Next, we asked at a restaurant and shop near the guesthouse how much it would cost, and were told that it would be 300 pesos for two people, whether to Sipalay or Gil Montilla. This seems to be the fixed tourist price.
On this day, we wanted to change buses at Hinoba-an to get to Malatapay. To do this, we needed to catch a bus to Hinoba-an at the Gil Montilla market or at the Sipalay bus terminal.
It is more than 10 km from Sugar Beach to Sipalay, but only 5.7 km to Gil Montilla Market. It is a hard distance to walk with luggage on your back, but not impossible to walk, as we just have daypacks. So we decided to walk away from Sugar Beach and see what transport we could find on the way.
If you want to travel for a fair price, I would recommend walking out of Sugar Beach first.
Walking out of Sugar Beach
From the Sugar Beach car park, we started walking back the way we had come by pedicab a few days earlier. It was 8:40 am and the temperature was still not too hot and it seemed unlikely to rain either.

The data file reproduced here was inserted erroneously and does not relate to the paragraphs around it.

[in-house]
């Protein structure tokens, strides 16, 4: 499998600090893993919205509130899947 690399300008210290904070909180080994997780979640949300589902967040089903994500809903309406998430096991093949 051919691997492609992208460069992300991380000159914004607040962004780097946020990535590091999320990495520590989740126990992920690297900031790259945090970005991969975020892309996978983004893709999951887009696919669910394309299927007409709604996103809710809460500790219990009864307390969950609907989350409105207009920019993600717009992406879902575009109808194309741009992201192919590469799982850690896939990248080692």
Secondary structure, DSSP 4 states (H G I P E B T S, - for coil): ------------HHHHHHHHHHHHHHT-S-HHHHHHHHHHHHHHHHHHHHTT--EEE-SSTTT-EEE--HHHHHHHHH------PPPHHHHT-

We walked about 500 metres abd came to a house, where we saw a pedicab parked in front of it. A young man came out from inside.
When I tried to negotiate the fare to Sipalay, another man came on a motorcycle from the direction of Sugar Beach.
This man did not smile or greet us, and we felt he was silently putting pressure on the pedicab driver. When we asked how much it was to Sipalay, the man on the motorcycle, not the pedicab driver, replied that it was 300 peso and to the Gil Montilla market 200 pesos for two people. Apparently there is a transport mafia in Sugar Beach as well!